Workplace Arrogance and Job Performance

Workplace Arrogance and Job Performance

DOI: 10.4018/978-1-5225-5525-4.ch004

Abstract

This chapter is an attempt to clarify the relationship between workplace arrogance and job performance. Thus, the authors focus and define a set of four fundamental concepts—task performance, contextual performance, social support, and self-efficacy—in order to examine and explore this relationship. Hence, the main result of this theoretical study is that workplace arrogance is negatively related to job performance. Although this finding could be considered as a theoretical contribution, more studies are requested to investigate the specific relationship between workplace arrogance and job satisfaction with its two dimensions: task and contextual factors.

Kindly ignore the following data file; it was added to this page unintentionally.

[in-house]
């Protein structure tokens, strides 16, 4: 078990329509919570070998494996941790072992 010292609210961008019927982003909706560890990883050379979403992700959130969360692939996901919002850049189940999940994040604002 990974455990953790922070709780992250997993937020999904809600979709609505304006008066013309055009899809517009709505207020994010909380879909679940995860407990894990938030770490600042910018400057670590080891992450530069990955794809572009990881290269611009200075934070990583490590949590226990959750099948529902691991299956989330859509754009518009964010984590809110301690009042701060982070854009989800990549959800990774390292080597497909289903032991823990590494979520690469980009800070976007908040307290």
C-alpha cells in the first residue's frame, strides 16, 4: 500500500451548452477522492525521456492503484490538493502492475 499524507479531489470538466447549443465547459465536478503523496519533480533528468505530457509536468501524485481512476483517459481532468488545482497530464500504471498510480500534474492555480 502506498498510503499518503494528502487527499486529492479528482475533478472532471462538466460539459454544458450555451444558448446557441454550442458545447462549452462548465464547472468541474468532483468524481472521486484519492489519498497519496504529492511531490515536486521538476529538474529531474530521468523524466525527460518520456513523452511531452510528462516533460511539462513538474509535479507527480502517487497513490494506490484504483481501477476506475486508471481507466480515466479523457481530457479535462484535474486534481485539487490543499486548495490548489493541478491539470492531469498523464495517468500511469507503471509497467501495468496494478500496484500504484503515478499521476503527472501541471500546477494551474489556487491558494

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Introduction

This chapter aims to cope with the scarcity of studies related to the job performance and its relationship with workplace arrogance. It consists of four main parts: the first deals with this notion of “job performance as a dynamic concept”. The second part depicts the models of job performance by presenting the two main and the most known job performance models: (1) the Campbell et al.’s (1993) model and (2) the Borman and Motowidlo (1993) model. The third part deals with the predictors (antecedents or determinants) of job performance with a focus on an empirical study entitled “Job performance of nurses in hospitality sector in Qatar”. In fact, this study aims to deepen our knowledge on the nurses` job performance in a particular environment: the gulf region and precisely in Aspetar, a multicultural hospital. It aims to explore the nursing job performance at Aspetar by studying its dimensionality by using the Schwirian Six Dimension Scale of Nursing Performance (Schwirian 1978). Finally, the fourth part will focus on the relationship between job performance and workplace arrogance.

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